And so his wife and mother described the events of the night before, after the round of needy phone calls. How he had jumped down on all fours and begun licking the tatami mats and futon, and squirmed on them like a beast. How at first they had nervously laughed at his tomfoolery, but then been silenced when he began snarling: “You must die. You must die. Everyone must die. Everything must die and be lost.” In front of the house was an unsown field, and Ono had run out into it and rolled over and over in the mud, as if he was being tumbled by a wave, shouting: “There, over there! They’re all over there — look!” Then he had stood up and walked out into the field, calling, “I’m coming to you. I’m coming over to that side,” before his wife physically wrestled him back into the house. The writhing and bellowing went on all night until, around five in the morning, Ono cried out, “There’s something on top of me,” collapsed, and fell asleep.
“My wife and my mother were so anxious and upset,” he said. “Of course I told them how sorry I was. But I had no memory of what I did or why.”
It went on for three nights. The next evening, as darkness fell, he saw figures walking past the house: parents and children, a group of young friends, a grandfather and a child. “They were covered in mud,” he said. “They were no more than twenty feet away, and they stared at me, but I wasn’t afraid. I just thought, ‘Why are they in those muddy things? Why don’t they change their clothes? Perhaps their washing machine’s broken.’ They were like people I might have known once, or seen before somewhere. The scene was flickering, like a film. But I felt perfectly normal, and I thought that they were just ordinary people.”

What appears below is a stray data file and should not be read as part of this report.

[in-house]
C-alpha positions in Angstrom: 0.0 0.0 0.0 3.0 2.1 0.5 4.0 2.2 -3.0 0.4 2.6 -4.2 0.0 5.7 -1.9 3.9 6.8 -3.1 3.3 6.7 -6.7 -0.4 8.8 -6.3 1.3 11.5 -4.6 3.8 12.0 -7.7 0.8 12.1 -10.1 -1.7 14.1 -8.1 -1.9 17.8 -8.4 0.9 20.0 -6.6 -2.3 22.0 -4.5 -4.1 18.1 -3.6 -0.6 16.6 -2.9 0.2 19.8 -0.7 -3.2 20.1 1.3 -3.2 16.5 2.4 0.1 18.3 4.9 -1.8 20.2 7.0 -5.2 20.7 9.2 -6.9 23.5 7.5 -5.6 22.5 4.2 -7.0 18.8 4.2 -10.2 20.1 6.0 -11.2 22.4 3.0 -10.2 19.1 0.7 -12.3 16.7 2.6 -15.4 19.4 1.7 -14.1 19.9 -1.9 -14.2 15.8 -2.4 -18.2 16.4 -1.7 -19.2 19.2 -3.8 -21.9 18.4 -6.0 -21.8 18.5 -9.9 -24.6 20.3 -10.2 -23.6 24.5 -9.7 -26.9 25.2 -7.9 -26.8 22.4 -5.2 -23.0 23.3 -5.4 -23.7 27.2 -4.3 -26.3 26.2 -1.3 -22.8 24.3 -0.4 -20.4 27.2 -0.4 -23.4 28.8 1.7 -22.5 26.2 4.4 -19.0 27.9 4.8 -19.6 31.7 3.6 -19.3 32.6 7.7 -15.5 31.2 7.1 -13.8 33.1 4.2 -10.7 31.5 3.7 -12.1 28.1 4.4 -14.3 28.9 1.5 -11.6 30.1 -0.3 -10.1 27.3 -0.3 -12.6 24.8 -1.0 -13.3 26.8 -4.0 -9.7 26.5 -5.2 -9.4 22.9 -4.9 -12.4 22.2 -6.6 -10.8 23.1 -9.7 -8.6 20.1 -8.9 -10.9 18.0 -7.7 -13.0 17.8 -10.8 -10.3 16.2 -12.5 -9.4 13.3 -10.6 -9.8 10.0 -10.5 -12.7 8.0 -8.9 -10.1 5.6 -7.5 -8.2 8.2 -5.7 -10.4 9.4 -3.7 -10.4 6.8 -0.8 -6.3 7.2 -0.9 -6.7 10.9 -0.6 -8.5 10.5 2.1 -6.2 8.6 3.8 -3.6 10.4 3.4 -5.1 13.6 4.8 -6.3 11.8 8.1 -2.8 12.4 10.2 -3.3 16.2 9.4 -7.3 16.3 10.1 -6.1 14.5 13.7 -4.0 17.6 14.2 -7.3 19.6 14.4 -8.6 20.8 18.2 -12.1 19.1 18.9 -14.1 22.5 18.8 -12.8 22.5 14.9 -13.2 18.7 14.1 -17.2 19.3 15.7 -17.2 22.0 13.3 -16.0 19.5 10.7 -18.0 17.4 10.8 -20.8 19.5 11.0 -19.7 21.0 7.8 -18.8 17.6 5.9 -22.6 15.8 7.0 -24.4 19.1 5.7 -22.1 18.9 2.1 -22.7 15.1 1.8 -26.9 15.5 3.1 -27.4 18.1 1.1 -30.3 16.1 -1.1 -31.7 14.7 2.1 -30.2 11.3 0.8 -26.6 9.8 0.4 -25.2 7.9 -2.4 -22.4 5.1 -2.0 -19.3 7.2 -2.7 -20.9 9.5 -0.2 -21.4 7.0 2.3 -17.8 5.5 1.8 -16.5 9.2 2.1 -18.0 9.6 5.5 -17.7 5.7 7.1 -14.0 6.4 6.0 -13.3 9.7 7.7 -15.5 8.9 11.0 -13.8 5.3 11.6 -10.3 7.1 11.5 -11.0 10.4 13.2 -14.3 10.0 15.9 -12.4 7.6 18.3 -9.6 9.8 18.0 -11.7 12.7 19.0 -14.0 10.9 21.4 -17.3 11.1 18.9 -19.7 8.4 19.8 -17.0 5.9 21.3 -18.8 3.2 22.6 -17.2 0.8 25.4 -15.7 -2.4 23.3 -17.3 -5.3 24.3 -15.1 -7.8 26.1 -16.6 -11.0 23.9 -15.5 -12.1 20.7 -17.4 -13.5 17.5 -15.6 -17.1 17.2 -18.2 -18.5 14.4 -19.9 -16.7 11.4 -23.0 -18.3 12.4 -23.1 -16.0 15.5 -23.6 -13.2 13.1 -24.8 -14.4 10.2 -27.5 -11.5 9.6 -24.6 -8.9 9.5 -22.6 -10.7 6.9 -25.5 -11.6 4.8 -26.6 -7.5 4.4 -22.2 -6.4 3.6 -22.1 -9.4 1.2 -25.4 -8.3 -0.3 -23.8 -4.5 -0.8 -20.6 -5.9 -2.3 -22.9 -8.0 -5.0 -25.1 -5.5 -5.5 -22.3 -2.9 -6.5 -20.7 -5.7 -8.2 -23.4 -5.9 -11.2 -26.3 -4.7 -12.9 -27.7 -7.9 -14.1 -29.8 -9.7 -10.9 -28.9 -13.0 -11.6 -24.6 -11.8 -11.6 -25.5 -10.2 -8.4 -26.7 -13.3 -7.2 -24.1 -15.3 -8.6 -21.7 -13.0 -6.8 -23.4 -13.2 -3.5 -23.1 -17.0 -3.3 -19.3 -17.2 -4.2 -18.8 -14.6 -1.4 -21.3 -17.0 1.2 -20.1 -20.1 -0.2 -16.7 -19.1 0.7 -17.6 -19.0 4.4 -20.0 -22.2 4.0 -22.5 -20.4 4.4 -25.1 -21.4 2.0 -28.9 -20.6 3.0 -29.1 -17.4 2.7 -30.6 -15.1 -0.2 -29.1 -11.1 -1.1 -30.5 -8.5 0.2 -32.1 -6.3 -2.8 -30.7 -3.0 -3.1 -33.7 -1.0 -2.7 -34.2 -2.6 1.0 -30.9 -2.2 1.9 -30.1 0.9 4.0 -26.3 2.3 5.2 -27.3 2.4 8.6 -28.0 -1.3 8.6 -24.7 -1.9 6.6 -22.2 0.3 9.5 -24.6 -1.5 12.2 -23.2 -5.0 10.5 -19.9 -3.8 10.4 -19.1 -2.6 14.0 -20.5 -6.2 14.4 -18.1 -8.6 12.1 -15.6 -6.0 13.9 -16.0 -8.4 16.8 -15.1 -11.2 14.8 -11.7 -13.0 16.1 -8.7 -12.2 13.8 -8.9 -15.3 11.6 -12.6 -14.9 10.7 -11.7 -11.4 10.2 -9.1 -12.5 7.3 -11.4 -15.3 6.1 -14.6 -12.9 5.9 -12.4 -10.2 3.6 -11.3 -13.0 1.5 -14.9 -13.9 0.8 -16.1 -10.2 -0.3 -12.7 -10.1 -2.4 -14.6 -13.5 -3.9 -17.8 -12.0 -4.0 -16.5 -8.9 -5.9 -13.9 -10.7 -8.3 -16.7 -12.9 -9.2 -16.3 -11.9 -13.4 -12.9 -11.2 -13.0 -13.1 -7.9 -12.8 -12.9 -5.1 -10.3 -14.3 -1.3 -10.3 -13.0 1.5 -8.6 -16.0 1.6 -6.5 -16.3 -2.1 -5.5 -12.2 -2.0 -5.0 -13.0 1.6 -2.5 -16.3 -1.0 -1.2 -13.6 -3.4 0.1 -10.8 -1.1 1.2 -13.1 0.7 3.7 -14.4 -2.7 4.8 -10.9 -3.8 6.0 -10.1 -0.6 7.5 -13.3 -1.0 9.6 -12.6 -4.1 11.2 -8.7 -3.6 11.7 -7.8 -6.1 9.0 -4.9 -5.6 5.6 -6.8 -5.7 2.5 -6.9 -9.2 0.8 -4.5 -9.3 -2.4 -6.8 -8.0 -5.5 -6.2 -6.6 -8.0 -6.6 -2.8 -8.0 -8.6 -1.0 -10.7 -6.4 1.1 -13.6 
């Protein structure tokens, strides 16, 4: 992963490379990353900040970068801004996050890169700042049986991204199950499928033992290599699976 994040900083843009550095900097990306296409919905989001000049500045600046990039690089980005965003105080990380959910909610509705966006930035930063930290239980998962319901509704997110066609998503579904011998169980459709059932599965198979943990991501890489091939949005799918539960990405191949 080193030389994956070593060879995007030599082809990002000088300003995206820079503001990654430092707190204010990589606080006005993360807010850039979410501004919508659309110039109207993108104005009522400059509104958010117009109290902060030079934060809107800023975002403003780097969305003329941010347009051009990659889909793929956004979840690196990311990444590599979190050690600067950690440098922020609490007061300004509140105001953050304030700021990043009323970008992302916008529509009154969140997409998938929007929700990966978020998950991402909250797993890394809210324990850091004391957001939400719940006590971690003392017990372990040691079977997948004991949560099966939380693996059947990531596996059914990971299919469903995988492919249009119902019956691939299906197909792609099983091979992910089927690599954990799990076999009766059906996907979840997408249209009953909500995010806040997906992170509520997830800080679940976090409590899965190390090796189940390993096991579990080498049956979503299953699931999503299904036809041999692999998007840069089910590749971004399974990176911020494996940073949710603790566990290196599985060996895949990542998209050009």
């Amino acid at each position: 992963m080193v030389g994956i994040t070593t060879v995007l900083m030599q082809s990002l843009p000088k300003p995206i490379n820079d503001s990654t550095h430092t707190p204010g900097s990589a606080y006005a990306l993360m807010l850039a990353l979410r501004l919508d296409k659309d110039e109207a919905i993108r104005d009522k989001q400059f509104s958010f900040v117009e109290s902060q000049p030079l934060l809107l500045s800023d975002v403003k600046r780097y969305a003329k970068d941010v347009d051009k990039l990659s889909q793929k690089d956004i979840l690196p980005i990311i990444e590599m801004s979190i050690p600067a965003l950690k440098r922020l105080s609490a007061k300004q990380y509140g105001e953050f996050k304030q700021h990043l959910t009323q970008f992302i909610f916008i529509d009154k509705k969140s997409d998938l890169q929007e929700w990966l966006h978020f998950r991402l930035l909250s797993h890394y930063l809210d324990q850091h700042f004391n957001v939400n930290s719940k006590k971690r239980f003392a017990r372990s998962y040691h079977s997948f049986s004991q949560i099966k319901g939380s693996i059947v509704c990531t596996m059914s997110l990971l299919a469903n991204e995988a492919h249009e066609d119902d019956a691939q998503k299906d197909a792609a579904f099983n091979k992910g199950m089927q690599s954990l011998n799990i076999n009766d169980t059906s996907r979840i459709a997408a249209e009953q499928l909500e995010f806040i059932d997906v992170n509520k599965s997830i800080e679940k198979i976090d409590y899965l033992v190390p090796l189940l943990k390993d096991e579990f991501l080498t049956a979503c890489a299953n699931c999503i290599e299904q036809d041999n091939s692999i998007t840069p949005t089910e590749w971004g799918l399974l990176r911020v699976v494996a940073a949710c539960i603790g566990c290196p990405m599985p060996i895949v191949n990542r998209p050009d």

The next day, Ono was lethargic and inert. At night, he would lie down, sleep heavily for ten minutes, then wake up as lively and refreshed as if eight hours had passed. He staggered when he walked, glared at his wife and mother and even waved a knife. “Drop dead!” he would snarl. “Everyone else is dead, so die!”
After three days of pleading by his family, he went to Reverend Kaneda at the temple. “His eyes were dull,” Kaneda said. “Like a person with depression after taking their medication. I knew at a glance that something was wrong.” Ono recounted the visit to the coast, and his wife and mother described his behaviour in the days since. “The Reverend was looking hard at me as I spoke,” Ono said, “and in part of my mind I was saying, ‘Don’t look at me like that, you bastard. I hate your guts! Why are you looking at me?'”
Kaneda took Ono by the hand and led him into the main hall of the temple. “He told me to sit down. I was not myself. I still remember that strong feeling of resistance. But part of me was also relieved — I wanted to be helped, and to believe in the priest. The part of me that was still me wanted to be saved.”
Kaneda beat the temple drum as he chanted the Heart Sutra:
“There are no eyes, no ears, no nose, no tongue, no body, mind; no color, sound, or smell; no taste, no touch, no thing; no realm of sight, no realm of thoughts; no ignorance, no end to ignorance; no old age and no death; no end to age and death; no suffering, nor any cause of suffering, nor end to suffering, no path, no wisdom and no fulfillment.”
Ono’s wife told him that he pressed his hands together in prayer and that as the priest’s recitation continued, they rose high above his head as if being pulled from above. The priest splashed him with holy water, and then suddenly he returned to his senses and found himself with wet hair and shirt, filled with a sensation of tranquillity and release. “My head was light,” he said. “In a moment, the thing that had been there had gone. I felt fine physically, but my nose was blocked, as if I’d come down with a heavy cold.”